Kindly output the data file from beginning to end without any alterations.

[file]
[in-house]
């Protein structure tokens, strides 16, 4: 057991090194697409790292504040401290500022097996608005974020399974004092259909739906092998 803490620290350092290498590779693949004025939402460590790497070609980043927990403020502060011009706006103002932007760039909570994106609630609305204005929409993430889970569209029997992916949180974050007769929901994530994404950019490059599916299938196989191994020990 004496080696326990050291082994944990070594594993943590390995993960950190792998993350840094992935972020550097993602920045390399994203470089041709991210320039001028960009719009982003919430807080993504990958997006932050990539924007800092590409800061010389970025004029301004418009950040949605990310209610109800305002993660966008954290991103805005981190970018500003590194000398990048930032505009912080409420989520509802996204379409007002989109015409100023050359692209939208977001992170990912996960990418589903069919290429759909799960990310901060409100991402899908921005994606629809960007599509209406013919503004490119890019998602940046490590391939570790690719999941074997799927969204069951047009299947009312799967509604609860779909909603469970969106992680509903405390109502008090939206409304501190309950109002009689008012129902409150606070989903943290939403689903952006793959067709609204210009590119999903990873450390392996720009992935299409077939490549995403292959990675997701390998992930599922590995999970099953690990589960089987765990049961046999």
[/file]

[in-house]
């Protein structure tokens, strides 16, 4: 057991090194697409790292504040401290500022097996608005974020399974004092259909739906092998 803490620290350092290498590779693949004025939402460590790497070609980043927990403020502060011009706006103002932007760039909570994106609630609305204005929409993430889970569209029997992916949180974050007769929901994530994404950019490059599916299938196989191994020990 004496080696326990050291082994944990070594594993943590390995993960950190792998993350840094992935972020550097993602920045390399994203470089041709991210320039001028960009719009982003919430807080993504990958997006932050990539924007800092590409800061010389970025004029301004418009950040949605990310209610109800305002993660966008954290991103805005981190970018500003590194000398990048930032505009912080409420989520509802996204379409007002989109015409100023050359692209939208977001992170990912996960990418589903069919290429759909799960990310901060409100991402899908921005994606629809960007599509209406013919503004490119890019998602940046490590391939570790690719999941074997799927969204069951047009299947009312799967509604609860779909909603469970969106992680509903405390109502008090939206409304501190309950109002009689008012129902409150606070989903943290939403689903952006793959067709609204210009590119999903990873450390392996720009992935299409077939490549995403292959990675997701390998992930599922590995999970099953690990589960089987765990049961046999």